The Lost Continental: A Look at Bill BrysonI must preface this essay by saying that if everyone didn’t like this Bill Bryson book as much as I didn’t, he would be about the wealthiest author on the planet. At least I bought it. I have several of his books and have read all of them. Bill Bryson can be assured that with detractors like me, he doesn’t need fans. I should also say that I have lived a full one fifth of my life outside of the United States and I don’t care if someone makes fun of anything and everything American (I’ve done a bit of bashing myself). A dyspeptic man in his middle thirties, whose constant bad mood seems more like someone in their mid seventies, drives around the U.S. and complains about absolutely everything he sees, smells, hears, and eats. If this sounds like your idea of a good time, read Bill Bryson’s The Lost Continent: Travels in Small Town America (Abacus, 1990).He constantly mocks small towns in America by referring to them by such names as Dog Water, Dunceville, Urinal, Spigot, and Hooterville—and this is in the first five pages. Don’t worry about him running out of clever names for hick towns; Bryson has a million of them and he uses every single one.The only things about which Bryon has a favorable view are natural wonders and the homes of rich people. He marvels at the obscenely-posh residences of ultra-wealthy, early 20th century industrialists on Mackinac Island which were built before income taxes and most labor laws. He would probably be thrilled with pre-revolutionary France or Czarist Russia. One of his very few favorable reviews of American cities was of the ski town of Stowe, Vermont which caters almost exclusively to the rich.When he is traveling through the southwest he complains about the Mexican music on the radio. He seems more content to resort to chauvinism than to come to some sort of understanding about the culture he is visiting. In my opinion, it’s always more interesting to praise something that you understand than to mock something that you don’t. I would have taken the time to translate a few of the songs and tell readers what they are about. In fact, I have done this and Mexican ranchera music is all about stories of love, heartbreak, and often violence which describe the cowboy culture of Mexico’s northern territories. Bryson implies that the people who listen to this music are just too stupid to realize that it is only one tune played over and over.He gripes about a weatherman on TV who seems rather gleeful at the prospect of a coming snow storm yet Bryson seems to relish in the idea of not liking anything that he experiences in his journey. His entire trip is like a storm he passes through. Just once I wanted him to roll into some town that he liked and get into an interesting conversation with one of its residents.Here are examples of the cheeriness with which Bryson opens a few of his chapters:“I drove on and on across South Dakota. God, what a flat and empty state.”“What is the difference between Nevada and a toilet? You can flush a toilet.” (One reviewer called Bryson "witty.")“I was headed for Nebraska. Now there’s a sentence you don’t want to have to say too often if you can possibly help it.”“In 1958, my grandmother got cancer of the colon and came to our house to die.” This last event must have brought untold joy to the young writer.Tell us more, Bill. His narrative is more tiresome than any Kansas wheat field he may have passed on his road trip through hell. Most Americans seem to be either fat, or stupid, or both in the eyes of Bryson. I can only assume that Bryson himself is some sort or genius body builder. Just one time I wanted him to talk to a local resident over a beer or a cup of coffee. I wanted him to describe his partner in conversation as other than fat or stupid. Not even one time do we hear about a place from somebody who lives there. We could just as easily have read the guidebooks as Bryson did and he could have stayed home and saved himself thousands of miles of misery.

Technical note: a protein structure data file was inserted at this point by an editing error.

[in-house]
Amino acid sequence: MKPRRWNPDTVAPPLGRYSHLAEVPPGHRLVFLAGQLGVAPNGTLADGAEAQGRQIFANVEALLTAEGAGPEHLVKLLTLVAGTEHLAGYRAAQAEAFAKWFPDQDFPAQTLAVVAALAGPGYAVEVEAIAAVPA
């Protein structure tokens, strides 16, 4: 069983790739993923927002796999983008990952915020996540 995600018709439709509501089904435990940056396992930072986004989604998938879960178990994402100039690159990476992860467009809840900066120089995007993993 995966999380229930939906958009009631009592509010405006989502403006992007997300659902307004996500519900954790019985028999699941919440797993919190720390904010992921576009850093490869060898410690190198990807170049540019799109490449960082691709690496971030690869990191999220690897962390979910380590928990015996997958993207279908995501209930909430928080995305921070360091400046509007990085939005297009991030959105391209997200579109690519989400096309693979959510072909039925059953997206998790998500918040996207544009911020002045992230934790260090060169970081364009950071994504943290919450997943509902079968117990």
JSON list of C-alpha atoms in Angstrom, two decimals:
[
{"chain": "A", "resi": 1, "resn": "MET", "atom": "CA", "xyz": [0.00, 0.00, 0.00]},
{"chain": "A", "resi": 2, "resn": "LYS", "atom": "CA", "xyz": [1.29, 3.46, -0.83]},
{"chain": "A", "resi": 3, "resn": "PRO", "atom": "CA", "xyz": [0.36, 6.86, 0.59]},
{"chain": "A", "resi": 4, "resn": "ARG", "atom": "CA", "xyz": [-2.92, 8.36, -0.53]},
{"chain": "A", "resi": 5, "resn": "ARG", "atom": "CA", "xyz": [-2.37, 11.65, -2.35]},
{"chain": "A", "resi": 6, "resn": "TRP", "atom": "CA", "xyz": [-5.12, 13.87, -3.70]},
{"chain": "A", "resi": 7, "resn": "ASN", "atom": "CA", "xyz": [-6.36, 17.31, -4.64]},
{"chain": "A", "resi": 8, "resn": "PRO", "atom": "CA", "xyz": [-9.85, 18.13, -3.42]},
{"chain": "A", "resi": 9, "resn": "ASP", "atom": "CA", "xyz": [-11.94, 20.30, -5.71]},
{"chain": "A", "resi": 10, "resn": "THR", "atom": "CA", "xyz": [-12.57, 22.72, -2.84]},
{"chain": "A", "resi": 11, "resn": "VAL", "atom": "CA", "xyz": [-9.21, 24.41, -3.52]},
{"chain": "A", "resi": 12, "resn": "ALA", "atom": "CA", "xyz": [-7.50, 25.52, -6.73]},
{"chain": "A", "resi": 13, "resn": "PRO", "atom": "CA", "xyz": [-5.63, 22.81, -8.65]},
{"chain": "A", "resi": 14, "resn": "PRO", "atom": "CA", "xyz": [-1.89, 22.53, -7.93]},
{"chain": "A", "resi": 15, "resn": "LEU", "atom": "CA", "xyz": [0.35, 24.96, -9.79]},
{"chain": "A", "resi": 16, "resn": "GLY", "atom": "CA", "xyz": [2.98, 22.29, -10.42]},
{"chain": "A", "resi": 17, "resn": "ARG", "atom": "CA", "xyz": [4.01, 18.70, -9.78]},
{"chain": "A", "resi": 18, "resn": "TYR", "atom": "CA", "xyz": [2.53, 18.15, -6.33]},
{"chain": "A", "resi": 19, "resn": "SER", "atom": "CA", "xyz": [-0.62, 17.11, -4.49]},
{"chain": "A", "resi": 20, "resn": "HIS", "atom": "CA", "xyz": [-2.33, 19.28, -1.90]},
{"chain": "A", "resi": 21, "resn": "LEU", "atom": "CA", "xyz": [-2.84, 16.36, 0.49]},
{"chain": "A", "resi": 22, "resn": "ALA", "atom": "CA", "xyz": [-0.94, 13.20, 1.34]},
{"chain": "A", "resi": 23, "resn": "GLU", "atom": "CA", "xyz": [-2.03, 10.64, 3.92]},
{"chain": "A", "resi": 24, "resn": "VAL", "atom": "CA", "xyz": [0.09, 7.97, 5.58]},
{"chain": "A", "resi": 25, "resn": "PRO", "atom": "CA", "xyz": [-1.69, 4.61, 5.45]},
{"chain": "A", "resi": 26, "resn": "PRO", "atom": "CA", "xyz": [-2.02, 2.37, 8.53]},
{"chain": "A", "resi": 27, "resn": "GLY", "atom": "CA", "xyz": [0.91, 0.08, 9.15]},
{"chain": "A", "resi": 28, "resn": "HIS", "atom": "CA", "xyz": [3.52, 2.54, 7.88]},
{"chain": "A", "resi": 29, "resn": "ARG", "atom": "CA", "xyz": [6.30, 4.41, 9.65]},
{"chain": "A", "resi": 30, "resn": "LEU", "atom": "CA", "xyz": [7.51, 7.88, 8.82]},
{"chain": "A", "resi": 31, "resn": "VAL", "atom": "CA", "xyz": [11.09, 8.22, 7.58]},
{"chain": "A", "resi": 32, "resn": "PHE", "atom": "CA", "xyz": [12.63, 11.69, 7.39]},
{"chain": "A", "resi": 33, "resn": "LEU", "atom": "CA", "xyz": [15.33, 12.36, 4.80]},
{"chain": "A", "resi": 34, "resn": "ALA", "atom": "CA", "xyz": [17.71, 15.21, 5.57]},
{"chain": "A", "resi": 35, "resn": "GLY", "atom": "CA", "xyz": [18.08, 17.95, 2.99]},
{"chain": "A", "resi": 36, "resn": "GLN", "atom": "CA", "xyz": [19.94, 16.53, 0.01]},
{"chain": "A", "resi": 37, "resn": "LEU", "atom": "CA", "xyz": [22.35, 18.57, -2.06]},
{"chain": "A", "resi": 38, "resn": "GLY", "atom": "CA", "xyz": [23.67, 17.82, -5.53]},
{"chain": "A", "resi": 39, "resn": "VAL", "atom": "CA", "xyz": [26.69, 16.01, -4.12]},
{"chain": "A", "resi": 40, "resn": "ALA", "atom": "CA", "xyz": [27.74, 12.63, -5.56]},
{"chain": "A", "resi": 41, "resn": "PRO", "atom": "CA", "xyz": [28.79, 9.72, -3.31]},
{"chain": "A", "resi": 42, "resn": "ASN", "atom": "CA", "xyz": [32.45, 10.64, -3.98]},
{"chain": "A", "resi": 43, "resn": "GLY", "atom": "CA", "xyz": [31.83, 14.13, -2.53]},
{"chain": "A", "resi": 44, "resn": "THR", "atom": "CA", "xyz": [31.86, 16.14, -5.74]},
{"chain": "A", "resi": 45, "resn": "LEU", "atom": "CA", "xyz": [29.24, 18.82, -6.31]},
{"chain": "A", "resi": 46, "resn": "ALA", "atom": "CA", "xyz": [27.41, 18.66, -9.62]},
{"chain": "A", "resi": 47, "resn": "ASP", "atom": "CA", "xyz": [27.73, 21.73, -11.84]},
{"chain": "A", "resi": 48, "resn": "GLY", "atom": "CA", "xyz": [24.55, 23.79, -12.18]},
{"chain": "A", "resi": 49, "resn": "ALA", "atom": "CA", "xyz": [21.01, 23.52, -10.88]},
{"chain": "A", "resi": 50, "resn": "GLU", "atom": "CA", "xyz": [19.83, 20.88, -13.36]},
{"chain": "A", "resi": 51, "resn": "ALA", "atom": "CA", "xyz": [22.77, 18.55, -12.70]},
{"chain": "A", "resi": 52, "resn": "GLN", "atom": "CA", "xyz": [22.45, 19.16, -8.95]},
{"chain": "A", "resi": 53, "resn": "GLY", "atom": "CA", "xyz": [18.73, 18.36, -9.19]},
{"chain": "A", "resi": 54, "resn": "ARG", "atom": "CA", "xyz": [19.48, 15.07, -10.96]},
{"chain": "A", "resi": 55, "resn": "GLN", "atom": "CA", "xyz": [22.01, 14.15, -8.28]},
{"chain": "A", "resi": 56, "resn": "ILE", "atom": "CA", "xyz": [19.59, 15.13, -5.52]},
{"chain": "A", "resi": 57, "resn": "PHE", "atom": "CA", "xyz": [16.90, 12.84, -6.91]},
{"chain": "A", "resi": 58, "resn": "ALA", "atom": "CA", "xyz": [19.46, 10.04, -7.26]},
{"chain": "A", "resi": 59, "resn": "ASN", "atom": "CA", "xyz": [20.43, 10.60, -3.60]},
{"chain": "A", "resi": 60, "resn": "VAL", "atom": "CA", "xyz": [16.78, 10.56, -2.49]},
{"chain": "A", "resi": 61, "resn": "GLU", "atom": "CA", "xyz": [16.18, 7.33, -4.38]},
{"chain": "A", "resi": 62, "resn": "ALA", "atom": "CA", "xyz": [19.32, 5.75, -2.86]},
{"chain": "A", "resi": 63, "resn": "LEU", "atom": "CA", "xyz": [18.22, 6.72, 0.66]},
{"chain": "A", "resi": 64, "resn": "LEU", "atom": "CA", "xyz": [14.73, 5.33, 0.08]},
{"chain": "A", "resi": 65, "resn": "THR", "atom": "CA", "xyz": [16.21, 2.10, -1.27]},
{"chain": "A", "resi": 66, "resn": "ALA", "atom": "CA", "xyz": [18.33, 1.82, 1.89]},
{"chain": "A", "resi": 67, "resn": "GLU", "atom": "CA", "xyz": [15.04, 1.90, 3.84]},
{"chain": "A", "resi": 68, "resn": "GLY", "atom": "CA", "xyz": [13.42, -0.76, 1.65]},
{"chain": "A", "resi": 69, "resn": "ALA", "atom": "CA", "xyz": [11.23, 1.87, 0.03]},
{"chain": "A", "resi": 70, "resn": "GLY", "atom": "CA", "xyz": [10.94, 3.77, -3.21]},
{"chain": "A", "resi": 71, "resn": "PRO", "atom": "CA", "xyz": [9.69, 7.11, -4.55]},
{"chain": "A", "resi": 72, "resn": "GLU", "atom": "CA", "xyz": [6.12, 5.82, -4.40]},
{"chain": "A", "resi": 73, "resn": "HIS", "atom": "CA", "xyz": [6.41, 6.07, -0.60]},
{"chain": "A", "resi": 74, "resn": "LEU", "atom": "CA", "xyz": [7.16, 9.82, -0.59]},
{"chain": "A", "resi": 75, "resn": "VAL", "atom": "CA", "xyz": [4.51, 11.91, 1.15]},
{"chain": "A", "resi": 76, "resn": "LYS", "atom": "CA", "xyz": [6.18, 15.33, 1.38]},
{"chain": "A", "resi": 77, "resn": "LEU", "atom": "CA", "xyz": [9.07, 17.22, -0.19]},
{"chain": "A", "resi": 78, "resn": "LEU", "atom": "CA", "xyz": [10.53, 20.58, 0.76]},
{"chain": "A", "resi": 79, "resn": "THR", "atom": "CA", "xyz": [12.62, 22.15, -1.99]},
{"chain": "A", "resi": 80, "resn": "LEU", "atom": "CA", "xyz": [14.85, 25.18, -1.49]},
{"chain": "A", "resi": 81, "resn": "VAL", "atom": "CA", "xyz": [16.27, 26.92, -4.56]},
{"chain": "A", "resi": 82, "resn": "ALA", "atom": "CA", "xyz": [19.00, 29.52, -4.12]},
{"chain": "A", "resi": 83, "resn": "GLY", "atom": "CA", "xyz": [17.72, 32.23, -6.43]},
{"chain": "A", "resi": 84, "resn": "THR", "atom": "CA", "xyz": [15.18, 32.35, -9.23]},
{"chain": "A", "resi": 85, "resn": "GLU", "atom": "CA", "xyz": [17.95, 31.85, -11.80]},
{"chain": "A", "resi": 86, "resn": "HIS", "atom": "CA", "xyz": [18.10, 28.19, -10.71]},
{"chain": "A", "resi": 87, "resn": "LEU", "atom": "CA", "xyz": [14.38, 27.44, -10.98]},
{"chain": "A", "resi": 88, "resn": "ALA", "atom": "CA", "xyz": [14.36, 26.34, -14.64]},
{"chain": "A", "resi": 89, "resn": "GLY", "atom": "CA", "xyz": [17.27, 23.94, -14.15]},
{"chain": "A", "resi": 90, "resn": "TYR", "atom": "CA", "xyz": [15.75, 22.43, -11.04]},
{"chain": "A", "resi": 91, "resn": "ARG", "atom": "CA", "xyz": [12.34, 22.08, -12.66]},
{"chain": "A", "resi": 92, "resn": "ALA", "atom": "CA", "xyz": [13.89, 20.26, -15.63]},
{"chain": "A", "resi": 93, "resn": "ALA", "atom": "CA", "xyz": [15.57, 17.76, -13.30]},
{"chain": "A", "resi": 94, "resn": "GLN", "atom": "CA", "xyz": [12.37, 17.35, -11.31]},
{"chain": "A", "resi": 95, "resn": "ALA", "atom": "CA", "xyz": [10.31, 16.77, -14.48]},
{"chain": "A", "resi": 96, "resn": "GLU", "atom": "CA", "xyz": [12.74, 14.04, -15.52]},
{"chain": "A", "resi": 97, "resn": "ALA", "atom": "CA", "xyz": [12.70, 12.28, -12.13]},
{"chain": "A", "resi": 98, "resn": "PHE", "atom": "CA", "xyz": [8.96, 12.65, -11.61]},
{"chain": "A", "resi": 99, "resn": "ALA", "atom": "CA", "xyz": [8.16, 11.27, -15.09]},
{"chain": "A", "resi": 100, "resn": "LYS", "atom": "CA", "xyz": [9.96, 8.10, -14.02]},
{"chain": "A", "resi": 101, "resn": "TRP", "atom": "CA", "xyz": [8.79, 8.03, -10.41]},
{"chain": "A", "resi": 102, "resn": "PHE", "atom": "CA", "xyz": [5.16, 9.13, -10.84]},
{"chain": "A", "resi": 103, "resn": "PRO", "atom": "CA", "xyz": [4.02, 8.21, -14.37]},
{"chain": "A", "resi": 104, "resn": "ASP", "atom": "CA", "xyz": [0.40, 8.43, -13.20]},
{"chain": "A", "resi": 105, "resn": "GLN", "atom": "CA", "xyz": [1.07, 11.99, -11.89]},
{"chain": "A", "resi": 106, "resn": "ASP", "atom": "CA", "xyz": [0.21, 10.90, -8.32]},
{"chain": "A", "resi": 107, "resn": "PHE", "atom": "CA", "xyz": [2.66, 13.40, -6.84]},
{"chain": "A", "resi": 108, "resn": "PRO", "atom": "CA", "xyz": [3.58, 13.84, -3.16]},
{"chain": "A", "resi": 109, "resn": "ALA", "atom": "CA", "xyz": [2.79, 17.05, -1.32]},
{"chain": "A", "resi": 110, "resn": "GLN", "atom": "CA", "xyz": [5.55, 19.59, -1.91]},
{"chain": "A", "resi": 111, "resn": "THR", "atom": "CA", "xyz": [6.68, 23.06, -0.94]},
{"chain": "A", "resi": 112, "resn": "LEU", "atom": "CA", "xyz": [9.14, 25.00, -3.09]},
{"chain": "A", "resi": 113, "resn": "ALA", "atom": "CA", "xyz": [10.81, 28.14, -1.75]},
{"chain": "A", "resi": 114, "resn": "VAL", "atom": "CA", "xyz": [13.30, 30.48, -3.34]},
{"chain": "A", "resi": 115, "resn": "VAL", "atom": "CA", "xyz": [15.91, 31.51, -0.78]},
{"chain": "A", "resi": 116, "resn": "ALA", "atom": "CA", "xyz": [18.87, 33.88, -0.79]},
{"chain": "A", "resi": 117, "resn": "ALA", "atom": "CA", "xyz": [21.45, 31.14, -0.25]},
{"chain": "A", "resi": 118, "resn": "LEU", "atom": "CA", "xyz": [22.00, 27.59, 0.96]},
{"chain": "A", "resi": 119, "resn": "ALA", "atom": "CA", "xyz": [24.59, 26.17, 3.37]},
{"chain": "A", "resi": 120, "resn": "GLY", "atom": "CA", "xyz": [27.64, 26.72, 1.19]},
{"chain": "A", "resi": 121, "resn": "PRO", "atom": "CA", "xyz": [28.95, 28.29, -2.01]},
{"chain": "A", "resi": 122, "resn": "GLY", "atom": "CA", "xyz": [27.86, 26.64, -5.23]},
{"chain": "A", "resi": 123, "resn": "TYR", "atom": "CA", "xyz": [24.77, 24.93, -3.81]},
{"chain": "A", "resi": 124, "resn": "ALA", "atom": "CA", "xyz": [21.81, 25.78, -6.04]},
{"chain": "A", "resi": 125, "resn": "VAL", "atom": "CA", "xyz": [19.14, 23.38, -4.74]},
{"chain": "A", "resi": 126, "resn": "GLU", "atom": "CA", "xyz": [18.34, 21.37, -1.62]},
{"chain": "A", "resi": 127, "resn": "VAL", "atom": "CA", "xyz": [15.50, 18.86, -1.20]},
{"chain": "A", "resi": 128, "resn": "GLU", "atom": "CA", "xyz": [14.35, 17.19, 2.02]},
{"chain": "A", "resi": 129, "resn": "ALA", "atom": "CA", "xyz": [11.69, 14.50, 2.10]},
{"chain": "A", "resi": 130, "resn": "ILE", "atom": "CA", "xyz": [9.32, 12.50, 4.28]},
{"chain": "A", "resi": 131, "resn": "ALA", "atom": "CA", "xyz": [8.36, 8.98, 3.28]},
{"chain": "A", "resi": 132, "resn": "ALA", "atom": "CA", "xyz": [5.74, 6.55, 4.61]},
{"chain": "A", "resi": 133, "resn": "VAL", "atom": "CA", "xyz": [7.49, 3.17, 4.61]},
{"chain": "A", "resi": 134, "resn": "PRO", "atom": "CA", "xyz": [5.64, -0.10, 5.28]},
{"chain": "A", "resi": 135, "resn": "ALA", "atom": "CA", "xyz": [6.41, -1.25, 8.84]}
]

Zuberino